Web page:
New data has revealed that Australia continues to buck the global trend of renewable energy jobs growth, with employment in the Australian industry still on the decline after reaching a peak in 2012.
The jobs data, the latest from the Australian Bureau of Statistics, show employment in renewable energy activity fell by 3 per cent from 2013-14 to 2014-15 continuing on a downward trajectory that started after employment in solar energy peaked at 14,350 in 2011-12. The total job fall over that time is 27 per cent.
Clean Energy Council Chief Executive Kane Thornton said the job slump was “hardly surprising”, given the long period of investment uncertainty weathered by the renewable energy industry during the review of the national Renewable Energy Target.
“The ABS figures show a drop of almost 500 jobs in the 2014/15 financial year compared to the one before, and clearly show the importance of policy stability,” Thornton said. “New RET legislation supported by both major parties was passed in June 2015, which is right at the end of the period these new ABS figures are tracking. A lot has changed since then, and confidence is growing across the sector after a challenging few years.
But a lobby group for the solar industry – which accounts for 59 per cent of all renewable energy jobs in Australia – has expressed concern that the uncertainty created during the Abbott era of Coalition government has not yet cleared, despite the change of prime minister.
“Malcolm Turnbull has publicly stated his support for renewables but the ABS figures released today clearly show it’s time he must move from rhetoric to action,” said Solar Citizens’ Claire O’Rourke in a statement on Tuesday.
“The Australian renewable industry is still being held back by uncertainty over government policy and investment.”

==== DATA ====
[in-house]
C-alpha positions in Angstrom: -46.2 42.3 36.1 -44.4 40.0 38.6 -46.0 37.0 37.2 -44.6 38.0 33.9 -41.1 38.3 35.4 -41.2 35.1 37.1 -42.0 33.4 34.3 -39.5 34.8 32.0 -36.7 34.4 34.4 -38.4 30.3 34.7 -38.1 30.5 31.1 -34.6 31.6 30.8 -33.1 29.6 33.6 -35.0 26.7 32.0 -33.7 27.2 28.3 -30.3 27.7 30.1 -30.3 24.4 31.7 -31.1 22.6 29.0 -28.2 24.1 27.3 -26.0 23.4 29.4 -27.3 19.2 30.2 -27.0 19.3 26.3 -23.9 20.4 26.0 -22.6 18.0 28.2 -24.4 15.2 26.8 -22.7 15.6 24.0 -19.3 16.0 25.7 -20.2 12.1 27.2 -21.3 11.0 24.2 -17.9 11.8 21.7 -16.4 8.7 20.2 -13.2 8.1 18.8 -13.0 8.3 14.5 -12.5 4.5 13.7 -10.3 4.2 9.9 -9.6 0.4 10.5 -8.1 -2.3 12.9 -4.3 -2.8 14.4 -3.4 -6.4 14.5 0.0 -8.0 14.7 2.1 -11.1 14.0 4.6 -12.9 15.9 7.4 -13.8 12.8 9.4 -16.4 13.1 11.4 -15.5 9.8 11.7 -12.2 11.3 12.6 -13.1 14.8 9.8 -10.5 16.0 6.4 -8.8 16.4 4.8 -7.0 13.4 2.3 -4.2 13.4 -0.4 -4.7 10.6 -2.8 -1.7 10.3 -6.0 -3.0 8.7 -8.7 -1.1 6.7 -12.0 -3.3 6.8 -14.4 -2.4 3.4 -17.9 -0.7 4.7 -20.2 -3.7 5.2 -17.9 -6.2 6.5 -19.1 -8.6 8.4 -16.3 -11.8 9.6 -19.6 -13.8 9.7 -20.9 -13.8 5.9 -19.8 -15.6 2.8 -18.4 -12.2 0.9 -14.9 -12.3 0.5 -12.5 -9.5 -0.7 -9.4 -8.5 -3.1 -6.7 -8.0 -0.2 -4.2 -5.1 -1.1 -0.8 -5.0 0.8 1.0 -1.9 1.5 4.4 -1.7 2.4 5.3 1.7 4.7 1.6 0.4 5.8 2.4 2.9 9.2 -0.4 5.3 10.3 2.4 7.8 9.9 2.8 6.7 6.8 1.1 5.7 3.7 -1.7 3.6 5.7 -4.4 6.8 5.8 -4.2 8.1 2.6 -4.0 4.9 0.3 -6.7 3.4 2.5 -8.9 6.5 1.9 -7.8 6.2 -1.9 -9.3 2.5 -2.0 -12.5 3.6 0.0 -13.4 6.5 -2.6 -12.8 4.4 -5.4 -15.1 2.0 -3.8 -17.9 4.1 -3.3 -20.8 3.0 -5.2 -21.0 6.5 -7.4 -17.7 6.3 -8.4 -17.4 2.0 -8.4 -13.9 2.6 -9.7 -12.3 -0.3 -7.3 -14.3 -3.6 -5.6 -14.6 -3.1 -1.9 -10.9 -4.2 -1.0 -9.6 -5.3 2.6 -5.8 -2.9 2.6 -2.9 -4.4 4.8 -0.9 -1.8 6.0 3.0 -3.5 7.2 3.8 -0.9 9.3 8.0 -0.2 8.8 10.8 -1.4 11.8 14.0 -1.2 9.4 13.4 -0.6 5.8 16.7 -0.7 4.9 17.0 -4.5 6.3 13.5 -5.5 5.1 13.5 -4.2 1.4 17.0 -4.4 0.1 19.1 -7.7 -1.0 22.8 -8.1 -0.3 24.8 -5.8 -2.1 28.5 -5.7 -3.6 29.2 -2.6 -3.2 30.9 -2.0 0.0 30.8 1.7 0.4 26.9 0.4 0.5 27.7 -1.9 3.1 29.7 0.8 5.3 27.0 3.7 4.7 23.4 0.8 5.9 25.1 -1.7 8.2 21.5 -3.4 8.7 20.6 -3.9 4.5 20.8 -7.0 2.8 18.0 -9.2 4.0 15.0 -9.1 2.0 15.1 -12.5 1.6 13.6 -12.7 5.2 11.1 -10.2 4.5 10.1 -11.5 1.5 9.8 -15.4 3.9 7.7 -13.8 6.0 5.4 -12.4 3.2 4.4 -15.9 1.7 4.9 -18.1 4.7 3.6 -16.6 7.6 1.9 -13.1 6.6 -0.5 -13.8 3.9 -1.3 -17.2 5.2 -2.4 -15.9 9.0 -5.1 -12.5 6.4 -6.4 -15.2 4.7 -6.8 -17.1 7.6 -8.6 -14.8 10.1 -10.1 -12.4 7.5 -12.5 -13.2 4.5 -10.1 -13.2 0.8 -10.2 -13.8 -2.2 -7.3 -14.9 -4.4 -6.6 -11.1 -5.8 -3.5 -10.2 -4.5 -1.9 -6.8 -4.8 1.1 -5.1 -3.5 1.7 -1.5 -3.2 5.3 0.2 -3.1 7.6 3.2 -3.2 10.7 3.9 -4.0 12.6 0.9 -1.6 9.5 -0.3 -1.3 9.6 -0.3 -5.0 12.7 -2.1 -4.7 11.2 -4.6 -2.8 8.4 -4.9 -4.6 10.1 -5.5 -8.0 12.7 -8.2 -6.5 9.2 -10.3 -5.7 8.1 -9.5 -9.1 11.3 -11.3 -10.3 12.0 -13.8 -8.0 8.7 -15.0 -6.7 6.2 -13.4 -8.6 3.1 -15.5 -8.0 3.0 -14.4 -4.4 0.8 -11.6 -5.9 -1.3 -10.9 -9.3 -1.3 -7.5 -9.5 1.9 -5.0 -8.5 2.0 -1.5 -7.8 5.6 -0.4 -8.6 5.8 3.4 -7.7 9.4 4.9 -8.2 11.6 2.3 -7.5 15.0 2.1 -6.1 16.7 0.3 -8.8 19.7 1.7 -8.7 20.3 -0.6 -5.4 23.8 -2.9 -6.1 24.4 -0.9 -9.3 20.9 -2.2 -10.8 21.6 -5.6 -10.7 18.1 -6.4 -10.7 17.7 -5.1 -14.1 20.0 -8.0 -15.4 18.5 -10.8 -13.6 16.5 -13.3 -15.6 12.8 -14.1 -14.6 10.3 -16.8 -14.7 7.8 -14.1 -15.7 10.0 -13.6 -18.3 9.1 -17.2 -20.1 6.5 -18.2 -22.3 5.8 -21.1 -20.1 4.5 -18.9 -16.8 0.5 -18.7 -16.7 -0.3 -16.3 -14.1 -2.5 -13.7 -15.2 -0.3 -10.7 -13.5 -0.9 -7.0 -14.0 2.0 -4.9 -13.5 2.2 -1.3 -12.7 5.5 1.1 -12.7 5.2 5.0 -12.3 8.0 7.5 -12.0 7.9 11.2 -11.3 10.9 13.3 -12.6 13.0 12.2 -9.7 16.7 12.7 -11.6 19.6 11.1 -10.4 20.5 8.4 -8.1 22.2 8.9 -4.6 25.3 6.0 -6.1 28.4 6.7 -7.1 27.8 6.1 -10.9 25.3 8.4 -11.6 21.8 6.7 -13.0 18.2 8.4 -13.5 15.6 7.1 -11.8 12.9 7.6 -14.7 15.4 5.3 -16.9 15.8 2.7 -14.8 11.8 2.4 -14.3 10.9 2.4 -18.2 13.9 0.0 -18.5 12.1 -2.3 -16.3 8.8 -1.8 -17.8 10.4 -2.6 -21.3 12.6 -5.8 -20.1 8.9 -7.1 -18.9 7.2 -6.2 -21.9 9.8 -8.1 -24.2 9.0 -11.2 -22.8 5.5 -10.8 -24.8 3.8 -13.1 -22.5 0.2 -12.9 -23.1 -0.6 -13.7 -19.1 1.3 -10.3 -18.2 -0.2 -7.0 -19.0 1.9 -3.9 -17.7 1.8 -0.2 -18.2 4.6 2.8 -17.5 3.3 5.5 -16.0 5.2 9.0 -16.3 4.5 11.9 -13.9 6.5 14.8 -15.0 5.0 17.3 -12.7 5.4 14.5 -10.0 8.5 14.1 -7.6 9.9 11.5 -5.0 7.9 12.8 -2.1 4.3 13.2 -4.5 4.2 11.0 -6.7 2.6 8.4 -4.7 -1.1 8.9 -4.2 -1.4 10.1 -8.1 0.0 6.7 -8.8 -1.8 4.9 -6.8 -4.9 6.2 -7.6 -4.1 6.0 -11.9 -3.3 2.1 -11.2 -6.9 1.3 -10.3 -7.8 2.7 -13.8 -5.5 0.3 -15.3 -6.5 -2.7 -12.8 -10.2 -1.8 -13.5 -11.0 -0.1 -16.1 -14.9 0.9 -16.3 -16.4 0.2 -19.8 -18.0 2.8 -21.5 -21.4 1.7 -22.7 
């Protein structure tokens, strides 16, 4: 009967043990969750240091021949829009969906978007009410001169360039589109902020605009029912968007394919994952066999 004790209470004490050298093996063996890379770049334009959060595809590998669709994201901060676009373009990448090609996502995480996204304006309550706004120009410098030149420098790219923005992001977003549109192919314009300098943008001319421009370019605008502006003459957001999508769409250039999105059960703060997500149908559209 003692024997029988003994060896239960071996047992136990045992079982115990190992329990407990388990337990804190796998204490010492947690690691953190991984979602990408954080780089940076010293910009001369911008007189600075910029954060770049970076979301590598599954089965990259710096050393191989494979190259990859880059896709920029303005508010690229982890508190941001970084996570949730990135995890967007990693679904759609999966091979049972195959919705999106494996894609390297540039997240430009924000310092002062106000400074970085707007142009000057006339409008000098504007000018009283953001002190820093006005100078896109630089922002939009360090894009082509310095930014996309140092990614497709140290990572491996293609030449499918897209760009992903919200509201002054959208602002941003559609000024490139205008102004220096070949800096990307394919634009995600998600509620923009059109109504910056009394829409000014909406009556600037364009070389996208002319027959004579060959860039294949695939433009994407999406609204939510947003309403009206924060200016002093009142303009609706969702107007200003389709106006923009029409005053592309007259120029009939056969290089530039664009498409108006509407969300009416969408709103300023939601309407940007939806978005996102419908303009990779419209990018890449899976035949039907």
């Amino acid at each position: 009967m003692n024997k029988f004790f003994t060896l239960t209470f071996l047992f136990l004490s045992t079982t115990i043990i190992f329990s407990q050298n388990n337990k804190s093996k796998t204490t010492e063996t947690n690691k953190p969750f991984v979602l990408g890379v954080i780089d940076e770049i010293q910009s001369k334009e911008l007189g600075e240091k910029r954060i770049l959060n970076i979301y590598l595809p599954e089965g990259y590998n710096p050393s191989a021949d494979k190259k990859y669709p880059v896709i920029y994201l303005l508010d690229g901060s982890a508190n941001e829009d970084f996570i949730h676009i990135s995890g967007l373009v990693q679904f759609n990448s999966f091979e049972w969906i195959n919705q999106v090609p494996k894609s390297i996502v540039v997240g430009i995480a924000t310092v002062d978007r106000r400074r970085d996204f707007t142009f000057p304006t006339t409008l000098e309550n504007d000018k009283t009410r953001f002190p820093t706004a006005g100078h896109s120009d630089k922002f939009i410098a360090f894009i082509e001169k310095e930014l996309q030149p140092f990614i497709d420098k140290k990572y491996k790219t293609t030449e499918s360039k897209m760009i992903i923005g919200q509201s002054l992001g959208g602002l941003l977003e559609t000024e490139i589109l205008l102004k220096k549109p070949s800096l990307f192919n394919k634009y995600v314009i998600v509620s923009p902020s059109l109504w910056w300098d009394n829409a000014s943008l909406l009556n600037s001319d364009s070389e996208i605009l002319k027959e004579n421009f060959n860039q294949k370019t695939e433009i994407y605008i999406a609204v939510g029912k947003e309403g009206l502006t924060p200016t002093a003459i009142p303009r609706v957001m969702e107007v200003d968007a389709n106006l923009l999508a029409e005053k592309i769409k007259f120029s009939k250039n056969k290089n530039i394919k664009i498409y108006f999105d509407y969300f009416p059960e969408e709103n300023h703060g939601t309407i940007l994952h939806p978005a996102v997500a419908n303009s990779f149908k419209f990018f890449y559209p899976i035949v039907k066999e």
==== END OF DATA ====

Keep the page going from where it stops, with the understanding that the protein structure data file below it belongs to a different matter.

O’Rourke pointed to the government’s proposed bill to abolish the Clean Energy Finance Corporation, which is still in play – and is a potential trigger for a double dissolution election.
“If the federal government is serious about making job creation and a healthy economy a priority, then it can’t pass on this massive opportunity in solar and renewables,” she said.
“Elsewhere around the world, employment in renewables is booming. According to a recent report by the International Renewable Energy Agency (IRENA), the global renewable energy industry employs 7.7 million people, directly or indirectly. Australia can’t miss out.”
However, O’Rourke noted that despite the decline in renewable jobs in Australia, the clean energy sector still employed more people than the entire coal and gas electricity generation sector.
“The federal government needs to remove all remaining uncertainty and articulate a clear, reasonable and ambitious plan on clean energy that stimulates business investment in renewables and provides a fair go for solar owners,” she said.
The CEC’s Thornton, meanwhile, is confident Australia’s renewables sector is on the up and up.
“Public enthusiasm for renewable energy is high, and the largest solar power plants ever built in Australia have been launched in the last few months at Nyngan, Moree and Broken Hill in New South Wales,” he said on Tuesday.
“Rooftop solar power is now mainstream, the large-scale wind and solar part of the industry is primed for a busy few years and everyone is ready for the arrival of battery storage,” he said.
“We are gearing up for an intense period of delivering large-scale projects such as wind and solar power plants between now and the end of the decade, which will create more jobs and investment in regional areas of the country.
“Obviously we’re still a long way down on the industry peak in 2011-12, but we are looking forward to lots of construction activity under the RET in the coming years.”